Then about half the cost of the project is building two new rail tunnels under the Hudson River. The current rail tunnels were built 107 years ago, and they were damaged by Super Storm Sandy, so they occasionally have to close down unexpectedly, resulting in massive disruption. It’s absolutely critical to get this project built as soon as possible before those tunnels are in even worse shape. Once Gateway is built, then they’ll be able to close down the two existing tunnels to fix them. Then you’ll have a double capacity of rail lines coming into Penn Station in a decade.
V1 Media: Do you think this is a showcase example of the cost of delays and how much can be shaved by avoiding them?
Howard: We hired a writer from “The Daily Show” to do a cartoon video about how absurd it was to spend years wringing our hands over approving the Gateway Project and doing environmental review when, no matter how it’s done, doing it quicker is better. Speed is of the essence because of the perilous state of the existing tunnels. Partially a result of our advocacy, they shortened the process by years, and they will probably get all their permitting done within 18 to 20 months, whereas it might have taken several years longer, even under their original expedited schedule. That will save taxpayers about $3 billion just for speeding it up.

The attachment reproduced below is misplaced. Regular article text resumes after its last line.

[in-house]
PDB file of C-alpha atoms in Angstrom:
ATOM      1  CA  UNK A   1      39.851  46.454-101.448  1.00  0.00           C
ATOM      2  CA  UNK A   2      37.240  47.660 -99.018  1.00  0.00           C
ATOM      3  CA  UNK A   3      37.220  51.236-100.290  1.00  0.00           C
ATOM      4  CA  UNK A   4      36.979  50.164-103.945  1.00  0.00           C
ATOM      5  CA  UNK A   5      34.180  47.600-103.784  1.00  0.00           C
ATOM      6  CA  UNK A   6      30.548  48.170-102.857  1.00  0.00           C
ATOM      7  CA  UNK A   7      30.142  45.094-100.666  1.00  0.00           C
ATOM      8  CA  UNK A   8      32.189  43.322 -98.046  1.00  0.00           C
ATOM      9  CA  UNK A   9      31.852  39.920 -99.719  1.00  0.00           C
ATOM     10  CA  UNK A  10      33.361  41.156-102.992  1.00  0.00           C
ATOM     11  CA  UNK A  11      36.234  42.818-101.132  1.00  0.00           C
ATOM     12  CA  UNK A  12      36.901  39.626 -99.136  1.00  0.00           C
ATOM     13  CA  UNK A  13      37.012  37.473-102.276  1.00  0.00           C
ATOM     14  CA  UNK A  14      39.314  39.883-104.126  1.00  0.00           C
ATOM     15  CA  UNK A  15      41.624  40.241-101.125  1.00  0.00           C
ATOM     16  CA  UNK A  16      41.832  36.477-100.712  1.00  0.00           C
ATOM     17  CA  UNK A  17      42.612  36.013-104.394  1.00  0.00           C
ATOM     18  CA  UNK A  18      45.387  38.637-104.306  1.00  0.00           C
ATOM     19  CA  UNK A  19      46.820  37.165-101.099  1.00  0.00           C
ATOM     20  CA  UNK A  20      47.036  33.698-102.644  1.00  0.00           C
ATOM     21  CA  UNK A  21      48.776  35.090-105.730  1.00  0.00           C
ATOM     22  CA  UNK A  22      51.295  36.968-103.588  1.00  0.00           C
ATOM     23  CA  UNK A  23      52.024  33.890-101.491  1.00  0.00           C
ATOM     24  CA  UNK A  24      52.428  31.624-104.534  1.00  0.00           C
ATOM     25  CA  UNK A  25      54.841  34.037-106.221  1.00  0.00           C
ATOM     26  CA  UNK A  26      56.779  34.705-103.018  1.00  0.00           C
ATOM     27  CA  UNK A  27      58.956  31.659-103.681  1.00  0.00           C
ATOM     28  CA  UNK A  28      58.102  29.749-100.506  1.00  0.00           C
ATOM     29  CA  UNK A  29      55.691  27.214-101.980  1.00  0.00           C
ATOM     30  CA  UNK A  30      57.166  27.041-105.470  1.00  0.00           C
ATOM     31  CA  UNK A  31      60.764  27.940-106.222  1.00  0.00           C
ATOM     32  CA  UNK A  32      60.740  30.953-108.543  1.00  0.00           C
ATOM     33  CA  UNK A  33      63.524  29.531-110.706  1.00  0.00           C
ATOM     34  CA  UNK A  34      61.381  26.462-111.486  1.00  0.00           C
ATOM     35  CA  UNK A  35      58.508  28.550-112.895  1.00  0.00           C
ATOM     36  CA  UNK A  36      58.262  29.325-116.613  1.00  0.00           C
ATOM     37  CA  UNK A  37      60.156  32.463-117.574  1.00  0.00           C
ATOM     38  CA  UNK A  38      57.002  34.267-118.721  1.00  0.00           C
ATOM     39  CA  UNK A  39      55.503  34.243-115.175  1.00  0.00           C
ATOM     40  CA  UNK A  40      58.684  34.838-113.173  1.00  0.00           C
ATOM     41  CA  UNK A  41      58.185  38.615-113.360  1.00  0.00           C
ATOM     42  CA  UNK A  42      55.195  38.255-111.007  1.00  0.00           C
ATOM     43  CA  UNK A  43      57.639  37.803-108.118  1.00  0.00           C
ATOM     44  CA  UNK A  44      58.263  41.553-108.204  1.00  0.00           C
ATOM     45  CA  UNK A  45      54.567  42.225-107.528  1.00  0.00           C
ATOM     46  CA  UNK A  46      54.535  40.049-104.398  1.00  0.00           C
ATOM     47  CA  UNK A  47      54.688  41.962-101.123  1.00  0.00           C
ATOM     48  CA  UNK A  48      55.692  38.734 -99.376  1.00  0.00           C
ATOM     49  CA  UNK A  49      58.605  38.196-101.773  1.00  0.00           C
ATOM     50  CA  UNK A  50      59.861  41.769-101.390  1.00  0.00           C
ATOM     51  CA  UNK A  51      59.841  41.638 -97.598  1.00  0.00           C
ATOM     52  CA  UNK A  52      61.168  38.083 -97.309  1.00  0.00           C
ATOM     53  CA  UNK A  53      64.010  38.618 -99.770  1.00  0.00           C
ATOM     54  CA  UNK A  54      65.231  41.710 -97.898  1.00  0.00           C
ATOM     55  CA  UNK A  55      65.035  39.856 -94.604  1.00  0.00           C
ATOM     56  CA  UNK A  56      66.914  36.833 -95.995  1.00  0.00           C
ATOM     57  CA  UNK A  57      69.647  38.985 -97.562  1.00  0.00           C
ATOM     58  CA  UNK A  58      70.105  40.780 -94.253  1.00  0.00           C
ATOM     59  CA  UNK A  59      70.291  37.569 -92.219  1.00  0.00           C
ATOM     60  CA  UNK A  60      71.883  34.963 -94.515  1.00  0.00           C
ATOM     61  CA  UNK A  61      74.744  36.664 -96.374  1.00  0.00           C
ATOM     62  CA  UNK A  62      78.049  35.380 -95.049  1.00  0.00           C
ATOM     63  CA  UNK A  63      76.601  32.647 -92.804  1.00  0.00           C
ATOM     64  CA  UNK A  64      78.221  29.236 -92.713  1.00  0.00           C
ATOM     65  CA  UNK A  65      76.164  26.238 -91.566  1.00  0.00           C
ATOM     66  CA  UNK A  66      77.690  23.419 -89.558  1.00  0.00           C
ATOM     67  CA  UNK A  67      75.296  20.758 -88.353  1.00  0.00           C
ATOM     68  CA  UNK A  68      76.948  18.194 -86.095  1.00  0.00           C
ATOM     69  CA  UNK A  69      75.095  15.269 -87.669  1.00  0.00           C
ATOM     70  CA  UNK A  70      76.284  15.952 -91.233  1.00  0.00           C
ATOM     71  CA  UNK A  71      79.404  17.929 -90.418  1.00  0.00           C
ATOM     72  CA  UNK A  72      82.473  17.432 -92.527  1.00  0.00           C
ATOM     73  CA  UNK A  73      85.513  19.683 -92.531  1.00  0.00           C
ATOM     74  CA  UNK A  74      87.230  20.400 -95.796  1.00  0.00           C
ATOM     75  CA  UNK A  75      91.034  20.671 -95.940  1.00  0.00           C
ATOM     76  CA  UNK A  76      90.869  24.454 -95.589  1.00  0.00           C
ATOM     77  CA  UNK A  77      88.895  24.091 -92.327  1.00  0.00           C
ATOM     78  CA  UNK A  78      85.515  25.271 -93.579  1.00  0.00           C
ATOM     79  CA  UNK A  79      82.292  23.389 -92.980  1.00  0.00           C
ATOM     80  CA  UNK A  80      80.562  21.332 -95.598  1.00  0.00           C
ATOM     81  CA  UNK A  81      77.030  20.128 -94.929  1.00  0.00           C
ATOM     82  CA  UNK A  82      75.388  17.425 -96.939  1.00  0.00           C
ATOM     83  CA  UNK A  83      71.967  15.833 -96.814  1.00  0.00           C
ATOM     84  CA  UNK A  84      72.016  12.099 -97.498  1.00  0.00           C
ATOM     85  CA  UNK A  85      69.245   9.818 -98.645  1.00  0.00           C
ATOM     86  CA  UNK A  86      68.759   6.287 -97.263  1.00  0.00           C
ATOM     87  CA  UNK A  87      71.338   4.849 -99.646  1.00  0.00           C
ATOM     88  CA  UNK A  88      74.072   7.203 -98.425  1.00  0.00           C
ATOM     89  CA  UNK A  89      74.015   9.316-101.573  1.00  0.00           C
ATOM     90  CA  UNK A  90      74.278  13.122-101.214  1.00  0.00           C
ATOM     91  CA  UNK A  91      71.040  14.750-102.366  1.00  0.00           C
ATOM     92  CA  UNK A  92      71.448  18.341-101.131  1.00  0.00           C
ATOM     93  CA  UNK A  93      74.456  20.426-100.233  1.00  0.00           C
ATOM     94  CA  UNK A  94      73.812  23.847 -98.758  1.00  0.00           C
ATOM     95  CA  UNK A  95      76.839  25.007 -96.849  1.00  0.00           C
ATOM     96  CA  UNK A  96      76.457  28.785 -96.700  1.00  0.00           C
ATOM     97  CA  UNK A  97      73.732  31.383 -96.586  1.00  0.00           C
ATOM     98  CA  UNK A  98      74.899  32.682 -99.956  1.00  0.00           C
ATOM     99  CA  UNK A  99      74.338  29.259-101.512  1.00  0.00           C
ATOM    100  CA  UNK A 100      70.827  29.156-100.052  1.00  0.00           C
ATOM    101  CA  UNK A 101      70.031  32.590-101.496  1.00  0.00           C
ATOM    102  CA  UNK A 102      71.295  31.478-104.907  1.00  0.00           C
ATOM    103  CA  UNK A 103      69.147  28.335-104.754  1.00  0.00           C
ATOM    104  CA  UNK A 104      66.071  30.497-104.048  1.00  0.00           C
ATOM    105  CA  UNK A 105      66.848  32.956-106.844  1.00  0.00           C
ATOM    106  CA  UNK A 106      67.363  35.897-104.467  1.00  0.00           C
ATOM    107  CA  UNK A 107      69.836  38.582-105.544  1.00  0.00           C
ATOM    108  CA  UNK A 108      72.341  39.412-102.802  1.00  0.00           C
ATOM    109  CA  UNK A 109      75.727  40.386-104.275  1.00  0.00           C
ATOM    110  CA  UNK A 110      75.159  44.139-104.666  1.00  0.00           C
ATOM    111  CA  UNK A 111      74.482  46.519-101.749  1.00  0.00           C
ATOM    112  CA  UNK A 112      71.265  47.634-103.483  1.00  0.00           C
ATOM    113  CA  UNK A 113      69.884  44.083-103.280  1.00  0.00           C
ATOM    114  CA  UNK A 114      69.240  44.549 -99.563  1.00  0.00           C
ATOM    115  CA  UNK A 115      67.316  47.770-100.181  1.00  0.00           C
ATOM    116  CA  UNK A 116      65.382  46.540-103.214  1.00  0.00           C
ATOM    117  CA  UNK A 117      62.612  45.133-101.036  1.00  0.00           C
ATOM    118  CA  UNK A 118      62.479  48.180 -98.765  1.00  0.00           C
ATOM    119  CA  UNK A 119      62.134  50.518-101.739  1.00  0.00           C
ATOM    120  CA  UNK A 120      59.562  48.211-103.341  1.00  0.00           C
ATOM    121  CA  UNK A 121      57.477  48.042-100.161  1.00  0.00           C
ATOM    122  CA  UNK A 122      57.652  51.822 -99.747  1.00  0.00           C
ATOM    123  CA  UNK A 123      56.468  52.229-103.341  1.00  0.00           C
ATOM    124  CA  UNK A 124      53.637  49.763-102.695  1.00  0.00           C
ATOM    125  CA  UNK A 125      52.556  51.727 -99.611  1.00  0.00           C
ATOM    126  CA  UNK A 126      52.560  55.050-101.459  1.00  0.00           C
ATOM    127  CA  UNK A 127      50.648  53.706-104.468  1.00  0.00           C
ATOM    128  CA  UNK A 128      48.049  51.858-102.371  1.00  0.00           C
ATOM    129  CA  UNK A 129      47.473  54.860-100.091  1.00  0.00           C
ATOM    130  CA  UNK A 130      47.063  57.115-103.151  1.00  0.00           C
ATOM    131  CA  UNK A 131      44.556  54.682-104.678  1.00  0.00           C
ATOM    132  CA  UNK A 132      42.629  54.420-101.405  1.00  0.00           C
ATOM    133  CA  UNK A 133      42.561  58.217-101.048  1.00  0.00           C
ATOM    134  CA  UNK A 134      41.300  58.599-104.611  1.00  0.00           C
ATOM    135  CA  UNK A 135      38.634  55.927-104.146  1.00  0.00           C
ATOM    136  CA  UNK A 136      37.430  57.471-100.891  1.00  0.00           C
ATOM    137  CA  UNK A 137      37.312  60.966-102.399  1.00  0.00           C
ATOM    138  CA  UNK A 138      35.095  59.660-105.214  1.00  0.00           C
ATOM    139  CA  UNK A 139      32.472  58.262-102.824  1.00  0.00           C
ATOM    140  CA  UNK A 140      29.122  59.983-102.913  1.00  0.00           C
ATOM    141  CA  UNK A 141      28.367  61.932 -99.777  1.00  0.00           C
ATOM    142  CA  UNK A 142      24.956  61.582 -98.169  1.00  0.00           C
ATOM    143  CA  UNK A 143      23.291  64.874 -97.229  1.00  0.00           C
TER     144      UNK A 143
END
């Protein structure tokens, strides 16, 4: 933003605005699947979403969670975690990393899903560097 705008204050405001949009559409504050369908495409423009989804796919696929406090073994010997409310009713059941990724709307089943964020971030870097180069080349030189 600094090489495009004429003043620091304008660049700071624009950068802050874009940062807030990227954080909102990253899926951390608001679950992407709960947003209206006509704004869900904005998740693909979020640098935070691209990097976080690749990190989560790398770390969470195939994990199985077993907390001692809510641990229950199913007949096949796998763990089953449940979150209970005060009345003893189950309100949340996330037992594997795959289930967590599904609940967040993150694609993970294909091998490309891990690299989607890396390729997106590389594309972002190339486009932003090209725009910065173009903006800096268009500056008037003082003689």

In addition, Penn Station is being expanded as part of Gateway to add more platform capacity. There have been several derailments, so they’re having to shore up existing rail lines in Penn Station, which is a separate project.
V1 Media: What is your personal opinion on the state of U.S. infrastructure? How do you think we got here, and what are the major hurdles toward improving the situation?
Howard: U.S. infrastructure is in pathetic shape. Practically every category of infrastructure was built by our great-grandparents or great-great-grandparents—it’s 50 to 100 years old. The American Society of Civil Engineers has given an overall rating of D+ to American infrastructure.
Water systems leak so much that they waste trillions of gallons of water every year. The roads are incredibly congested around urban areas. The Society of Civil Engineers estimated that there’s a $5 return on each dollar invested in upgrading American roads. You name the category; it’s not in good shape.
It’s very important that, as a society, we marshal the resources and bulldoze through red tape, so we can start fixing all these categories. The upside is huge. You not only get a lot of jobs during the construction period, but at the end of the day, after some disruption, you’ve dramatically improved America’s competitiveness, because you save a lot of money when you aren’t stuck in traffic jams.
V1 Media: If there was one thing you could change or recommend others change, what would that be?
Howard: The crisis in American democracy I call “Little Authority”: authority at the point of implementation. We’ve created all the bureaucratic and legal structures that don’t let anyone have the freedom to actually do their jobs: to give the permit, maintain order in the classroom, you name it. The change that’s needed more than any other is to dramatically simplify these legal structures so people can take responsibility to get things done. If they fail, they should be accountable, but right now everyone is shackled by these thousand-page rulebooks.